NWU contract advice is confidential and available free to union members in good standing.
Contract advice can help you avoid exploitation and receive the rewards you deserve. It has rapidly become one of the most popular union services.
What Is a Contract?
A contract is any agreement between you and another party regarding the use or sale of your writing. It may be with a publisher, agent, work-for-hire client, Web site, or other party; it may concern a book, article, research report, short story, computer manual, screenplay, or what-have-you.
The union's perspective on contracts is unique--we learned it in the trenches. So when you're negotiating an agreement with a publisher or work-for-hire client, have the terms reviewed by a union contract adviser. The adviser will review the terms, explain their benefits and pitfalls, and suggest ways to negotiate improvements.
How Contract Advice Works
Contract advice is any review of the agreement before you give your final assent. Its purpose is to make sure that the terms are the best possible ones for you.
You may choose to have your entire contract reviewed, or to ask questions about one or two provisions. The union has advisers for magazine, website, newspaper, book, collaboration, work-for- hire, ghostwriting, and other types of contracts.
Before calling on the Grievance and Contract Division (GCD) for a contract adviser in your genre, it's a good idea to look through the contract resources in the Tools for Members section under Members Only, where you may find some of your questions answered.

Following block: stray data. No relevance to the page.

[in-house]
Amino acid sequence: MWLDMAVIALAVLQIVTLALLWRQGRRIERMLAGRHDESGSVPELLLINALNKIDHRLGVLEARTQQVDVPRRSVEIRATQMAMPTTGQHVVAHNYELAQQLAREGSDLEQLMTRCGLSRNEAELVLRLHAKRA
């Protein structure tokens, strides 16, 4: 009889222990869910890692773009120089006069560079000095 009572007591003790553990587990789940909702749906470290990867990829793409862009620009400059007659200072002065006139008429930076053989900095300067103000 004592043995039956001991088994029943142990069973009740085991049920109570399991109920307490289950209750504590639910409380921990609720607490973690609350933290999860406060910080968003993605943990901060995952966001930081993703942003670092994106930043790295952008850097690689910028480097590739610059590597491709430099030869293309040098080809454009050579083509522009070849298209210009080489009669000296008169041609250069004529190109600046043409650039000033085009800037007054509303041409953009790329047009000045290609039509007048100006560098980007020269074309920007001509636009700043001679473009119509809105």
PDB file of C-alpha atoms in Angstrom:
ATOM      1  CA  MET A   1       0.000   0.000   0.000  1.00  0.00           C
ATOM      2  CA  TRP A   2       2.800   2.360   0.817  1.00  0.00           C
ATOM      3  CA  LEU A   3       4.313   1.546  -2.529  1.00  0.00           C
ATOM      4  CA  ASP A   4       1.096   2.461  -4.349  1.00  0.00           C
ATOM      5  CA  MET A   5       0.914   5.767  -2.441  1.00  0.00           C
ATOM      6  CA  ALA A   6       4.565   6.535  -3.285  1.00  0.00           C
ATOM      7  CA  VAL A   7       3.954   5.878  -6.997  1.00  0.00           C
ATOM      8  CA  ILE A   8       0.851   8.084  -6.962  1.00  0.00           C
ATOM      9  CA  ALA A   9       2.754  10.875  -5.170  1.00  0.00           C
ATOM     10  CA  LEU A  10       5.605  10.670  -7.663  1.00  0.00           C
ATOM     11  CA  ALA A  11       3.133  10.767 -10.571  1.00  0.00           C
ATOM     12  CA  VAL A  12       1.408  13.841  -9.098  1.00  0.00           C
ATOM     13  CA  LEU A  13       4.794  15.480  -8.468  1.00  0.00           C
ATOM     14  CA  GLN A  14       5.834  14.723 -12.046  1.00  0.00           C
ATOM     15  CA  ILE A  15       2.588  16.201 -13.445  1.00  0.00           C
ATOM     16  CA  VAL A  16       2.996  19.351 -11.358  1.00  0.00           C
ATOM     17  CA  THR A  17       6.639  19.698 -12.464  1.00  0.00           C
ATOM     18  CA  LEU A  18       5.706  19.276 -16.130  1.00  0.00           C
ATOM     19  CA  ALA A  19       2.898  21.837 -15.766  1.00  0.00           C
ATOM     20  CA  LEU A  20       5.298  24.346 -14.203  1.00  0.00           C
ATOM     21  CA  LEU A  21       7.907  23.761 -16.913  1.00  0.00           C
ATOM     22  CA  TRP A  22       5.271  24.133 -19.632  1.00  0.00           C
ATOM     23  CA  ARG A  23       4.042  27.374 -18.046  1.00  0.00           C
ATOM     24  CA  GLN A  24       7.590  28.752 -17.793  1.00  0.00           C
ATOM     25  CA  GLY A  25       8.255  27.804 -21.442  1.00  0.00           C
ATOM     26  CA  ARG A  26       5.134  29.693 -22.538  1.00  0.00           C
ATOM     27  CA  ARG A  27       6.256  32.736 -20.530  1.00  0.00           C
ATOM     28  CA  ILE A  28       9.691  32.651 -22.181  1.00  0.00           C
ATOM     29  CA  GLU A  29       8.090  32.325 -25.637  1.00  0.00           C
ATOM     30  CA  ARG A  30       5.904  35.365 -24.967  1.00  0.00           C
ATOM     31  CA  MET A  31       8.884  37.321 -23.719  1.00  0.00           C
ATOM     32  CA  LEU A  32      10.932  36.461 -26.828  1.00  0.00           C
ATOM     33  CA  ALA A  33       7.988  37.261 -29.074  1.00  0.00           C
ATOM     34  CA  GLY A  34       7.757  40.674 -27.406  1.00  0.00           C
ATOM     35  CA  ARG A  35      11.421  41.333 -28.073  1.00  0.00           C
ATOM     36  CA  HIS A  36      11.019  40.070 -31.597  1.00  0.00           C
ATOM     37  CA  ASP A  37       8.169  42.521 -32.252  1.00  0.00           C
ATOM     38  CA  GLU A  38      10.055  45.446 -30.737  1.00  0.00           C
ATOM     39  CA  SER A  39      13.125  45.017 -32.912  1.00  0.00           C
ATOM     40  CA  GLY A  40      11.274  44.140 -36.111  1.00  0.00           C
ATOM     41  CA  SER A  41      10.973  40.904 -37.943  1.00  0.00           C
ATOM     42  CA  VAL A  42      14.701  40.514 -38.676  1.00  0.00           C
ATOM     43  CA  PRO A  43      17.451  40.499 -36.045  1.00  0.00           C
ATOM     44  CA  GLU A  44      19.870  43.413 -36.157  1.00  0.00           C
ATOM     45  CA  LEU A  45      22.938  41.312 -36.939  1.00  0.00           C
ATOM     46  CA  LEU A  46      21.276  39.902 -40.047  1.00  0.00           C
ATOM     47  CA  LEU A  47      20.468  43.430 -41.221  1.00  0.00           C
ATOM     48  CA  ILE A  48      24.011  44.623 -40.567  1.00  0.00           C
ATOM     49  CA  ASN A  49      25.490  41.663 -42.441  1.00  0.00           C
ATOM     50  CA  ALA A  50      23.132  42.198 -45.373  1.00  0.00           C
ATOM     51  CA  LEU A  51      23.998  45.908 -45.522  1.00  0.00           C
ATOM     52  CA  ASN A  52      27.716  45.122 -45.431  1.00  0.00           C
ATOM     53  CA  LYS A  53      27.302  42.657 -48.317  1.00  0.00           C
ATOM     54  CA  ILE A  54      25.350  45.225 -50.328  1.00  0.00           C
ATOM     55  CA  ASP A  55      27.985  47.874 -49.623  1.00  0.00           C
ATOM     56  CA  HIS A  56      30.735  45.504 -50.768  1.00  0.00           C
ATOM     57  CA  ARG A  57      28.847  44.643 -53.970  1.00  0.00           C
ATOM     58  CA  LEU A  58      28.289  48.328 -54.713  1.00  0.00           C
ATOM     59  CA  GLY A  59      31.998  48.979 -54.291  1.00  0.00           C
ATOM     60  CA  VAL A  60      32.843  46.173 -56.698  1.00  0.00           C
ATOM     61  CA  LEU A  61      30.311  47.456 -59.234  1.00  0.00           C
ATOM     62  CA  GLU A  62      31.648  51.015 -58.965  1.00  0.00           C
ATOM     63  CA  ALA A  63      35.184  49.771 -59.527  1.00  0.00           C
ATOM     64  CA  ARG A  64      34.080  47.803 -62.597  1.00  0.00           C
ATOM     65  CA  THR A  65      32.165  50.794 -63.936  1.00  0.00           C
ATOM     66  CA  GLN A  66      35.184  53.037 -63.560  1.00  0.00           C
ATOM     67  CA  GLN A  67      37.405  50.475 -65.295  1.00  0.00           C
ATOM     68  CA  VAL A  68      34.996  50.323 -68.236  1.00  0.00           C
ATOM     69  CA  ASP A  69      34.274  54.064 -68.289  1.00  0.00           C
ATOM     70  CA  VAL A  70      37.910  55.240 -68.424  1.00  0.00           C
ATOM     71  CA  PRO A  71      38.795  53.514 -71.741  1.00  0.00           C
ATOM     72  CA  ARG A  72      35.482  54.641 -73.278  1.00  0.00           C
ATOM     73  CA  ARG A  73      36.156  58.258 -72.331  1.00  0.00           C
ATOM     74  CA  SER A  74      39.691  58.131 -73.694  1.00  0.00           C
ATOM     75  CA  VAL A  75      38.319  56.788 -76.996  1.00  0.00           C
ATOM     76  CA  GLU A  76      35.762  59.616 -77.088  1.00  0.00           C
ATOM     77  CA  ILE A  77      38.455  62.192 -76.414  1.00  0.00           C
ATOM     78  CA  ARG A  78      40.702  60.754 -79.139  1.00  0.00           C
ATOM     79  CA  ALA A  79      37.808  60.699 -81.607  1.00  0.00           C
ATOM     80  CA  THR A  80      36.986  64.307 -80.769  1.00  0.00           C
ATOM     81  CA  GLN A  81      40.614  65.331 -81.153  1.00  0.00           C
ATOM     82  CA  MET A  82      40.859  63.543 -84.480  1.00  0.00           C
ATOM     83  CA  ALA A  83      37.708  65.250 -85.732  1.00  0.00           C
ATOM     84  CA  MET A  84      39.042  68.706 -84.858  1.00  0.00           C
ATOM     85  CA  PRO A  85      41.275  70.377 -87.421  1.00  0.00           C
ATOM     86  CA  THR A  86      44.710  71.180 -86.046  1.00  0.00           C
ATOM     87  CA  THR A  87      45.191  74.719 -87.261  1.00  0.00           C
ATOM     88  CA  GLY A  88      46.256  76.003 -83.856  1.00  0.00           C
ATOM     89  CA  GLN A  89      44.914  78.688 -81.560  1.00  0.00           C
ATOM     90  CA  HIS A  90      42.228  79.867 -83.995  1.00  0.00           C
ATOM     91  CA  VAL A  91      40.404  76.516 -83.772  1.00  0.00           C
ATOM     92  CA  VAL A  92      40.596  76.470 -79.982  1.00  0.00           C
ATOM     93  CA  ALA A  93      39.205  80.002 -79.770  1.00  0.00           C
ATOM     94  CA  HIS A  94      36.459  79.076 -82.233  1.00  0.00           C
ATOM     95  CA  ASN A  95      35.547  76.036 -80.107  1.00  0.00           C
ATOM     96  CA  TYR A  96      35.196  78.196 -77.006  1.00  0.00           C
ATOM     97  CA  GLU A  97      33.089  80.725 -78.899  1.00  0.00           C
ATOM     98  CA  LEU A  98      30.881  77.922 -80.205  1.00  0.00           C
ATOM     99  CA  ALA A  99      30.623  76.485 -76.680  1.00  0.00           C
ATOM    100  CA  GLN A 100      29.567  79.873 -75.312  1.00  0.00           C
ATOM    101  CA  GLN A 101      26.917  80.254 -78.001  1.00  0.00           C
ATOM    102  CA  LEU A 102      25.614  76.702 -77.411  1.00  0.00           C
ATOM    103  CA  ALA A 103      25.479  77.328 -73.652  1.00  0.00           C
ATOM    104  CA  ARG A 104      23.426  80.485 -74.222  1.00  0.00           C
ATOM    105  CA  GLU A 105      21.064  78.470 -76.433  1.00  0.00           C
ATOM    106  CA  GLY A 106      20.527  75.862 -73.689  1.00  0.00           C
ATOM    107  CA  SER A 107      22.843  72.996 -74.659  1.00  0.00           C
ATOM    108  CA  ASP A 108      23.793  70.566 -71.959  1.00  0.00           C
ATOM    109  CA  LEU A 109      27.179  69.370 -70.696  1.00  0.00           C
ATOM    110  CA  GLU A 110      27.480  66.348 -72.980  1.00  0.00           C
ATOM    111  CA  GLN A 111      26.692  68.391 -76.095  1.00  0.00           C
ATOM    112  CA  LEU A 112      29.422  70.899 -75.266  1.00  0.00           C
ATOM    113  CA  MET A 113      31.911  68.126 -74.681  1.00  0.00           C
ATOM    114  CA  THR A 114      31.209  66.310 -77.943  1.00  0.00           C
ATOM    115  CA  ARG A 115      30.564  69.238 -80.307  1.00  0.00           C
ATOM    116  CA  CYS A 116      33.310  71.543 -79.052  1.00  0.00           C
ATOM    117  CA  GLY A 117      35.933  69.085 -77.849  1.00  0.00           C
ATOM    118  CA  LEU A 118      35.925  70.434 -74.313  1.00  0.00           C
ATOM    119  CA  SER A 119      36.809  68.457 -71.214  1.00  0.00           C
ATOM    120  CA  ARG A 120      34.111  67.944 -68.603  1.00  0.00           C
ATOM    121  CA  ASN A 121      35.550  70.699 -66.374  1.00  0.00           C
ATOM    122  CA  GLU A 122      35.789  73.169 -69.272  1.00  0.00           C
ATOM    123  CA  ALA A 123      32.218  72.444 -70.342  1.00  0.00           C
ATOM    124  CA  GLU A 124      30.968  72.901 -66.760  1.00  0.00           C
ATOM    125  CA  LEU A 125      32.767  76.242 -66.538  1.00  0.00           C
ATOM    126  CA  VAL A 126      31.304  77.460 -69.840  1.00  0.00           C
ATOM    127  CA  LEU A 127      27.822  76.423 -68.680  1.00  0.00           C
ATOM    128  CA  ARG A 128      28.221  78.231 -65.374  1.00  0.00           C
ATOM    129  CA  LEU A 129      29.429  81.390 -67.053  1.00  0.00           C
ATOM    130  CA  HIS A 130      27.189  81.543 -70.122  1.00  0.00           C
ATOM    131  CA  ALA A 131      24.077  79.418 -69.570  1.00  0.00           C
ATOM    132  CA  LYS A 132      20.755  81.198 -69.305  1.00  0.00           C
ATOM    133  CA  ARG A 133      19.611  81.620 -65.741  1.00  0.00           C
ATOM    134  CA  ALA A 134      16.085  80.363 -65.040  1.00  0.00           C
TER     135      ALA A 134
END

Magazine, Newspaper and Website contracts are often short and simple, so you can probably have all of your questions answered in one or two emails. You may want to review the NWU's Standard Journalism Contract. It's a good idea to email your contract to your adviser so he or she can look it over and make suggestions.
Book contracts tend to be long and are often complicated. Please read the union's Guide to Book Contracts, before asking for a review. (If you have trouble downloading it, call or email and we'll send one out.) A book contract adviser will almost certainly want to look over your contract.
Work-for-hire contracts vary in complexity. Read over the Guide to Work-For-Hire Contracts, Tips for a Better Work-for-Hire Contract, and the BizTech Contracts Glossary before contacting the GCD.
Other union publications are available for journalism, agent, online publishing, and collaboration contracts, and more are being prepared. Contact the GCD and ask about those in your genres.
Contract advisers will ask you to report any improvements you obtain in your contract negotiations.
Your name is always kept confidential, but we compile data to help us in other members' negotiations with publishers.
Contract advisers are wonderful, but they don't do everything:
· Contract advisers do not offer legal advice.
· Contract advisers don't act as agents and they don't make referrals to agents.
· Contract advisers do not negotiate contracts on your behalf.
How to Obtain Contract Advice
You can contact the GCD at firstname.lastname@example.org. Be sure to put the letters "GCD" on the subject line to avoid winding up in a spam trap.